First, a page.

Yachting World|May 2020
Bluewater sailing stories usually start with someone who has been around boats all their life. But not this one. A Swiss man who goes only by the name ‘Wolf’ freely admits he came late to the sailing party when he started to spec out a new Neel 51 trimaran in 2016.
“I came to the boating world in an accident of life after a medical problem that made me think about how to spend the rest of my life,” he tells me before listing his new aspirations. “The first one was living on a boat, like a child’s dream.”
Coming to boat ownership without any of the preconceptions or traditional constraints that inform many of our choices, Wolf knew straight away that he wanted a multihull. “I wanted a fast and comfortable boat,” he says. But he also wanted something a bit more than that. “I wanted autonomy and environmental sustainability.”
This is where Wolf’s story takes a really interesting turn, because he wasn’t prepared to settle for standard ‘greening’ measures such as synthetic teak decks or a few solar panels. “Usually with boats, your life is based on a diesel engine. I thought ‘I’m not prepared to be dependent on fossil fuels’.”
So he looked at the design of a boat’s systems in a fundamental way to determine how he could liveaboard with the lowest possible carbon footprint. It led him to develop his own straightforward solutions to harvesting freshwater, electric propulsion, growing food on board and managing waste – all interconnected.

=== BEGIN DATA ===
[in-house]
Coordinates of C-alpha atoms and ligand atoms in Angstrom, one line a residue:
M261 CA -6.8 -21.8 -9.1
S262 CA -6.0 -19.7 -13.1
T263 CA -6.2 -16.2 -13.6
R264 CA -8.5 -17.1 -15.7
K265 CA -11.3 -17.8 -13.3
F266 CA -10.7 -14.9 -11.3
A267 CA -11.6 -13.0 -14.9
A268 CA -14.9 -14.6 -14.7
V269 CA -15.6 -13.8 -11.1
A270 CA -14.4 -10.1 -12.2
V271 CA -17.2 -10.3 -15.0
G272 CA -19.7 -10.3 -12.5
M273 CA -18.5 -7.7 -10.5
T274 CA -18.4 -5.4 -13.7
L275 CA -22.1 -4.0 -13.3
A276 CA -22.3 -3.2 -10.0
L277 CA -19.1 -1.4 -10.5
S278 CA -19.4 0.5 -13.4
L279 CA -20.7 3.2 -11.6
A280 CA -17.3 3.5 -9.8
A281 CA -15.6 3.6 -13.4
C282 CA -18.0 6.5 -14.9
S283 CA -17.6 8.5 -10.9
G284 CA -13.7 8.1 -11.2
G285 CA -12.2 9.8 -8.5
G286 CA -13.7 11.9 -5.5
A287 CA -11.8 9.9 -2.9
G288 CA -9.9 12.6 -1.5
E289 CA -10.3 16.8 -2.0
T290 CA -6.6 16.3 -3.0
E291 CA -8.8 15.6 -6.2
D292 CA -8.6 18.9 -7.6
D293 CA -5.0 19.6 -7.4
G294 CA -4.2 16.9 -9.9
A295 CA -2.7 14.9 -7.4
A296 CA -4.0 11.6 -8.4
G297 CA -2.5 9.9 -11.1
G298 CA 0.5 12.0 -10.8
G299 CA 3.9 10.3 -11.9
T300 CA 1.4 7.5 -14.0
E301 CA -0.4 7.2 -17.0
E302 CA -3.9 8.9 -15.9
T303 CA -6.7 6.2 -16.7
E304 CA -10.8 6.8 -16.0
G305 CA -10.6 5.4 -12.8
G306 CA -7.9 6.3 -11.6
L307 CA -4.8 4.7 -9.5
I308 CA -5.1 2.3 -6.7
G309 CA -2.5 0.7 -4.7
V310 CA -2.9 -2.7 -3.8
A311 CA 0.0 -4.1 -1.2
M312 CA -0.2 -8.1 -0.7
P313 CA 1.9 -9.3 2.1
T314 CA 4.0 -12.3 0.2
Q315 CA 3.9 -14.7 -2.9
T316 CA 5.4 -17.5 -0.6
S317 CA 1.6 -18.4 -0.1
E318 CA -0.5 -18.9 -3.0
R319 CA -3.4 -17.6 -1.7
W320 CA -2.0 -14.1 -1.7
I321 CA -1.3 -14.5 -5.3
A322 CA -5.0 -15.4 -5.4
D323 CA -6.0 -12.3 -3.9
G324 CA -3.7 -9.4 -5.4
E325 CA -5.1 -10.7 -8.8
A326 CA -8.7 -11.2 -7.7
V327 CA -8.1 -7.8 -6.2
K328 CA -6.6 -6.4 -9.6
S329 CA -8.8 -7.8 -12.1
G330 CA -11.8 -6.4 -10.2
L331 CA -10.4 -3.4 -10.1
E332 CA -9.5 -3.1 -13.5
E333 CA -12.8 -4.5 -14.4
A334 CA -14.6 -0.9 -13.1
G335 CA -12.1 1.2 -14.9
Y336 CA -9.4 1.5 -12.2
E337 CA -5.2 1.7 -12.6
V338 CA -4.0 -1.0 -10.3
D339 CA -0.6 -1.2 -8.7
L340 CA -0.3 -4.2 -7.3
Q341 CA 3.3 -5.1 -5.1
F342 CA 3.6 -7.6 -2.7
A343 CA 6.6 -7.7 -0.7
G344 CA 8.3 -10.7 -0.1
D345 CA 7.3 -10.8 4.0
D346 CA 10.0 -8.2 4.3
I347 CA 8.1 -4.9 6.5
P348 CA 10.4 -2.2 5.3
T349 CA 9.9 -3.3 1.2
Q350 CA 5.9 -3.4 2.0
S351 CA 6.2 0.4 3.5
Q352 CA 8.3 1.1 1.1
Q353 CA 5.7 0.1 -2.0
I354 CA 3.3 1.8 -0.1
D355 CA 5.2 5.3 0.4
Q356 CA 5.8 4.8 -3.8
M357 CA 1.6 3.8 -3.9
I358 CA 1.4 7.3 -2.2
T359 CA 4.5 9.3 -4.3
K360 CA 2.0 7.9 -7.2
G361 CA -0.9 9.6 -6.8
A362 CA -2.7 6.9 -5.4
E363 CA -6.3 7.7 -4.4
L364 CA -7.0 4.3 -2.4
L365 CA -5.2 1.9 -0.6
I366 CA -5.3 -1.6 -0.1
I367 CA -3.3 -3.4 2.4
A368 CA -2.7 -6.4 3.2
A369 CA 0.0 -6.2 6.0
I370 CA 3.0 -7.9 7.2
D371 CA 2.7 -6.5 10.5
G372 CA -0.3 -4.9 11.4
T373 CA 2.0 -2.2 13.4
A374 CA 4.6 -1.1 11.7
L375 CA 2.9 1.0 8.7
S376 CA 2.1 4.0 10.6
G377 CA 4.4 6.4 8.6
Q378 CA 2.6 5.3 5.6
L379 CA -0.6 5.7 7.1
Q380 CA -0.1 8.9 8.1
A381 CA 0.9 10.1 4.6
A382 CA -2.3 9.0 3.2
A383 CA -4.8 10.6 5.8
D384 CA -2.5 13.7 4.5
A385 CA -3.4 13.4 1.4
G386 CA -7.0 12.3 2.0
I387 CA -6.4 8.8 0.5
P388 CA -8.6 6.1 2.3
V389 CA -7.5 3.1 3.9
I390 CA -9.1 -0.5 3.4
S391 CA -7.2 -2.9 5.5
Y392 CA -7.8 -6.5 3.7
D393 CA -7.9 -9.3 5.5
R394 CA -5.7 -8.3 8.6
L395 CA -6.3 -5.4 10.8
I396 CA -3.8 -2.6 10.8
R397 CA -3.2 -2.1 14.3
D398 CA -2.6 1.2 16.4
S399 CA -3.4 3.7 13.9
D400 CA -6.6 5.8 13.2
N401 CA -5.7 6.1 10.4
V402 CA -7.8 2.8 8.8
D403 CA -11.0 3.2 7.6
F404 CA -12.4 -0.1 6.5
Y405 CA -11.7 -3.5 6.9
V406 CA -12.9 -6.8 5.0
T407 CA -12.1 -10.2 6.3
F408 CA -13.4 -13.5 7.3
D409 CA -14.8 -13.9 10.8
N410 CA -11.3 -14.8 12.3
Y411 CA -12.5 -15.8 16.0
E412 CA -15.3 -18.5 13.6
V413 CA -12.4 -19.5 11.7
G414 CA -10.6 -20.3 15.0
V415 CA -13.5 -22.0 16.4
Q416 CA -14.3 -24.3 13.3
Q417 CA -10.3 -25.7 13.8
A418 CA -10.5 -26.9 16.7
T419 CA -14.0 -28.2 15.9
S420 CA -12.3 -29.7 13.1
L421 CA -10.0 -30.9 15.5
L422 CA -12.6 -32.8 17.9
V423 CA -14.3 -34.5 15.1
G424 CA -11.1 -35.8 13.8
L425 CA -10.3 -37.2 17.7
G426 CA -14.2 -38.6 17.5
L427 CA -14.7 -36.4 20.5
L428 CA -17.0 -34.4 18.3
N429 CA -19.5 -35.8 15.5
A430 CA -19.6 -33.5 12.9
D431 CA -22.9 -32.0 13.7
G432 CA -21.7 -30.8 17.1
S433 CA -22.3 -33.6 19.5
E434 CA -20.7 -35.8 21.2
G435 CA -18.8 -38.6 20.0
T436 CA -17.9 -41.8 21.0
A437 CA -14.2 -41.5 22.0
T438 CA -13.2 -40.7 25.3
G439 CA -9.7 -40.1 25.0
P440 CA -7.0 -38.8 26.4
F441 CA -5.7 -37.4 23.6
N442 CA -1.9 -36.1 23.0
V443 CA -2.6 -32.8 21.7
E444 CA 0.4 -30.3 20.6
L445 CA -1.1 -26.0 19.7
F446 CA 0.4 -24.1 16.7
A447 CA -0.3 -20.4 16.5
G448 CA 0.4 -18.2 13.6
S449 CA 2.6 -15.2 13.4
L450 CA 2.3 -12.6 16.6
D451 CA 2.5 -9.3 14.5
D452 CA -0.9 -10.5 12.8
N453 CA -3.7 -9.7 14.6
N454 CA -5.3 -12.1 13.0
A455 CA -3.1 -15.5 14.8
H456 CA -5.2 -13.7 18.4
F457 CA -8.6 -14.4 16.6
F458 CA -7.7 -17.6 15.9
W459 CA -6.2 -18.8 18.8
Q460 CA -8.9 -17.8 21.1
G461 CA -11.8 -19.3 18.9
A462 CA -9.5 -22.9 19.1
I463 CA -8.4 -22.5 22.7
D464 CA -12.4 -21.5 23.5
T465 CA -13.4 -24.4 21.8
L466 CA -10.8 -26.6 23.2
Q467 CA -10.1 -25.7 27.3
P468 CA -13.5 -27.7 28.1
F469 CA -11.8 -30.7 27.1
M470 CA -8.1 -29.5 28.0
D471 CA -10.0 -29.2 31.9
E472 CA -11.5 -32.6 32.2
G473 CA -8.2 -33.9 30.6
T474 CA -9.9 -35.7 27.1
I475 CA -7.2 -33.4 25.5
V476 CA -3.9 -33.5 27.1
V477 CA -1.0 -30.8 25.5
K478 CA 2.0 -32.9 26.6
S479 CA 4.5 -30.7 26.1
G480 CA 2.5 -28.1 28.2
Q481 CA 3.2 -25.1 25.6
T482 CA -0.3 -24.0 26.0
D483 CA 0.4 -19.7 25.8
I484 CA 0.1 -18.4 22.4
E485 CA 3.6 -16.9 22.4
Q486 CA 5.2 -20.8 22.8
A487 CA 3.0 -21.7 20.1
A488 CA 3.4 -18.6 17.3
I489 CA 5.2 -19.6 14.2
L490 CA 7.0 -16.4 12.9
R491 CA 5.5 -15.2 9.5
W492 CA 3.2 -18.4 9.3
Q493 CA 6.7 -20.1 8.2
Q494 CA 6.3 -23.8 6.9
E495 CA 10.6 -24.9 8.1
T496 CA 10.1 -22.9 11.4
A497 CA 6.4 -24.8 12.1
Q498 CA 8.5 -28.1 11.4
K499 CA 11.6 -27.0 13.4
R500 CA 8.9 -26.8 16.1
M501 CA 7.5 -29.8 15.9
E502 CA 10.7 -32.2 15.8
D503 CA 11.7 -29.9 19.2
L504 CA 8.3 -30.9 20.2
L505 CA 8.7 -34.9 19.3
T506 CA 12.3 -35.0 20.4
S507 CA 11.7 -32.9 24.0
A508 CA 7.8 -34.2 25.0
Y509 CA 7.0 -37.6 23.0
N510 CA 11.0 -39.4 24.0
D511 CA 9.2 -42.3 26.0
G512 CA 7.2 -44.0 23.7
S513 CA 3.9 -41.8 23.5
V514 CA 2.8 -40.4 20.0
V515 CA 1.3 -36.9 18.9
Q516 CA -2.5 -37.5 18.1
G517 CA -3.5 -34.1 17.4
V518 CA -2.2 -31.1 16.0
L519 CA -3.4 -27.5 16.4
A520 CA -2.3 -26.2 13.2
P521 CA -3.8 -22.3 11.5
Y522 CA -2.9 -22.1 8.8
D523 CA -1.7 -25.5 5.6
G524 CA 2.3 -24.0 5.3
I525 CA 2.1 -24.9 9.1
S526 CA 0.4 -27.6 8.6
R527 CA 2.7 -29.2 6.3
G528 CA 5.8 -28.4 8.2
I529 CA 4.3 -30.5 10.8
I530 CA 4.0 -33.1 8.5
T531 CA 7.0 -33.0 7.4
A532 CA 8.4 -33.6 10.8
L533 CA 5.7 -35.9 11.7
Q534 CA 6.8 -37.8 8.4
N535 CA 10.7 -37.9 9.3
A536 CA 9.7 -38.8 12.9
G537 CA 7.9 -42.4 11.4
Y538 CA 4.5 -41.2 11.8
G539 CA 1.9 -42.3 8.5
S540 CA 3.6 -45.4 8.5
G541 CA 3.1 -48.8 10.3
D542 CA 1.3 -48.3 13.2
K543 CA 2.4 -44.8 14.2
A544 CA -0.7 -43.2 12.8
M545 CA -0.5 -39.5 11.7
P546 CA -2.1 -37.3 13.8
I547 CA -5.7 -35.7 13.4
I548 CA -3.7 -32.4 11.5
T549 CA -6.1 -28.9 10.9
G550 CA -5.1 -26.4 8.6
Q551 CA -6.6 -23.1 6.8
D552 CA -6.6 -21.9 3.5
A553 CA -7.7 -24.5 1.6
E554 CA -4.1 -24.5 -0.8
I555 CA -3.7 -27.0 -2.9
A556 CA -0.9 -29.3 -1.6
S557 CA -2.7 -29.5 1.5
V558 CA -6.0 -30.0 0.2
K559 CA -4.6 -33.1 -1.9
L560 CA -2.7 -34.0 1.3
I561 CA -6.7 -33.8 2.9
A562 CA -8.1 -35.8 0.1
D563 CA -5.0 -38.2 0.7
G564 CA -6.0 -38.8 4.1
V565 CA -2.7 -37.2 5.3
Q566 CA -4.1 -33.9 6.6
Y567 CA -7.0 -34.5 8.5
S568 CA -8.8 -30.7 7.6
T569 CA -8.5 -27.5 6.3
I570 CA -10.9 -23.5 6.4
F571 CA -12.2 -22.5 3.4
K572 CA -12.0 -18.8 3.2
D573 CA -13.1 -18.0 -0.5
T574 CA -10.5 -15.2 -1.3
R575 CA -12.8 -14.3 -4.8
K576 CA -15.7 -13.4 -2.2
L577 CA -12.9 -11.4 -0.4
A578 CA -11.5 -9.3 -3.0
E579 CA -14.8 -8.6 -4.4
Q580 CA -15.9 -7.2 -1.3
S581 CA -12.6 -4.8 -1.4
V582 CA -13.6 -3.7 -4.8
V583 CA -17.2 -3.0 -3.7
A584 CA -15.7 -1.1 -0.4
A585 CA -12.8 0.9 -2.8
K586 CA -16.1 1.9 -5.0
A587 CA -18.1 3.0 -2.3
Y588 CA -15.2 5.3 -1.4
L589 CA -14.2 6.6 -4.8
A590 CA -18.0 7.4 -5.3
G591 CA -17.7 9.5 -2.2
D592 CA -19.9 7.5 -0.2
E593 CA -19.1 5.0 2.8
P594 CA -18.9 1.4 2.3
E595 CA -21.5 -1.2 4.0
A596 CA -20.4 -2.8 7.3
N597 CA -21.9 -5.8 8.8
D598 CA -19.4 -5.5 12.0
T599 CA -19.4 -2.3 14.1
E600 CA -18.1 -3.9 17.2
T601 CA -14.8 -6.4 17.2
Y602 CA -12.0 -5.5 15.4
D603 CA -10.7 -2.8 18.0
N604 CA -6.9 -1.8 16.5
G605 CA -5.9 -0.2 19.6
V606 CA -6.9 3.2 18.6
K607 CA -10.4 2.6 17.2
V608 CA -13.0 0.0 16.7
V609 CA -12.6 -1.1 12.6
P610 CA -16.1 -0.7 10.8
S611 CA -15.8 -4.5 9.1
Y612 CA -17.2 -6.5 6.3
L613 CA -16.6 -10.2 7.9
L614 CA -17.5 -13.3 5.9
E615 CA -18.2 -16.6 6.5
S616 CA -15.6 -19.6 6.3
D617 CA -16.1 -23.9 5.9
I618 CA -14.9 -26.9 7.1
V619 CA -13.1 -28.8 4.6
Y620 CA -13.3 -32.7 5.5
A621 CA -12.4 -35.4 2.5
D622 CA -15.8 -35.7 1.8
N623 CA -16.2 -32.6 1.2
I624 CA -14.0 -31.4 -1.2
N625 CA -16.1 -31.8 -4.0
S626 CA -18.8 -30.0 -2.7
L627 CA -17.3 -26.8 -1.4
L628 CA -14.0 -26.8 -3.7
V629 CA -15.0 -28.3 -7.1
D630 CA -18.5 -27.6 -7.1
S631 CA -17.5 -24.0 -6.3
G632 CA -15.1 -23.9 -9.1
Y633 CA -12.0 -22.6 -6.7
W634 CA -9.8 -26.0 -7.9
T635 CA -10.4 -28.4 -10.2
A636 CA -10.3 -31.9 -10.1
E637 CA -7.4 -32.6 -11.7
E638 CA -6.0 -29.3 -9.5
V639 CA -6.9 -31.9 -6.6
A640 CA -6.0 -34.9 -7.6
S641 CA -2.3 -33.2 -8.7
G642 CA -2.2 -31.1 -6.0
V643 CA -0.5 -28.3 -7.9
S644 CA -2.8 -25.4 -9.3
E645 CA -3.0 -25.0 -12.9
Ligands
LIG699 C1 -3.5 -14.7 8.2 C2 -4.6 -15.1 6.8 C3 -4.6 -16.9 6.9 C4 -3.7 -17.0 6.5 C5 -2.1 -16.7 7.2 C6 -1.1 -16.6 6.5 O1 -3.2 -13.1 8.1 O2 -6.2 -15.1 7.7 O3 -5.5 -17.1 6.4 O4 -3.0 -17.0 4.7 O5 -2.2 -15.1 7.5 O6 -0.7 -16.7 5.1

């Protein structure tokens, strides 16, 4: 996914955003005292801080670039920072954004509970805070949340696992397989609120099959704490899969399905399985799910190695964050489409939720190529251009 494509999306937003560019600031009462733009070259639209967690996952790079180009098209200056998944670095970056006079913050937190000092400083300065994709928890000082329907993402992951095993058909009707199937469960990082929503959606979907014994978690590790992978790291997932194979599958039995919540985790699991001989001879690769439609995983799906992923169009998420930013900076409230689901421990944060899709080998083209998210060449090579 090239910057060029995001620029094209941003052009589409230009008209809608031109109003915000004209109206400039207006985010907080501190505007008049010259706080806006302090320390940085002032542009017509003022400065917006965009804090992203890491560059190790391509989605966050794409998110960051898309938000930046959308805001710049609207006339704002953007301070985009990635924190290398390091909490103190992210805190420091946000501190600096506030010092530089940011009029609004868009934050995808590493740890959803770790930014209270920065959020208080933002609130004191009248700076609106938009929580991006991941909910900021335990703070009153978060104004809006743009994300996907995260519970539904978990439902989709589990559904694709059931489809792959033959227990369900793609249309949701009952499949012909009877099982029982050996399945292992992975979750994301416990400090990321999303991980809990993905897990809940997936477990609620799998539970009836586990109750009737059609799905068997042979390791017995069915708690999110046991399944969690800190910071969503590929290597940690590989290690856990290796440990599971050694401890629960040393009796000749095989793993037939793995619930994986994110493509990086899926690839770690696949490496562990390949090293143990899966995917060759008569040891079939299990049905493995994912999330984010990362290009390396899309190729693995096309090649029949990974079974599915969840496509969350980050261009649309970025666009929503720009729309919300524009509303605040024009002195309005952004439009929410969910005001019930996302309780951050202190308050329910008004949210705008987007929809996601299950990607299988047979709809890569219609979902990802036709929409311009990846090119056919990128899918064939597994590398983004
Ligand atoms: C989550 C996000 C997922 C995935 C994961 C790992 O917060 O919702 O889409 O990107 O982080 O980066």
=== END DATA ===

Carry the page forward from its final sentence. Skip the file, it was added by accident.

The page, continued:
“I didn’t want to do a concept boat, just one that I agreed with and understood,” he says. Now he wants to use his experience to prove to boatbuilders and other sailors that boating doesn’t have to pollute.
The first thing was to install an alternative to the standard 75hp Volvo engine of the Neel 51. “An electric motor seemed to be promising because I could also produce that energy as I went along,” Wolf says.
After some research, he decided to install a 50kW Deep Blue electric motor from Torqeedo to drive the boat, hooked up to six i8 lithium batteries, each containing 10kWh of energy. These batteries have their own dedicated shelves in the mechanical space usually given over to the diesel engine.
As is possible with all electric drives, the prop can generate electricity as the boat sails to recharge the batteries and run house loads, like the induction hob, electric cooker and the instruments.
“I made some calculations and strangely it was quite easy to produce enough energy to cover all my needs. The Torqeedo system should produce 1kW at around 7-8 knots boat speed.
“It could be much more, though, so I am also considering an independent hydro generator that you could lift out of the water when you don’t need it. This would be interesting because then there is more power available at a slower speed.”
You can read up to 3 premium stories before you subscribe to Magzter GOLD
Log in, if you are already a subscriber
Get unlimited access to thousands of curated premium stories and 5,000+ magazines
READ THE ENTIRE ISSUE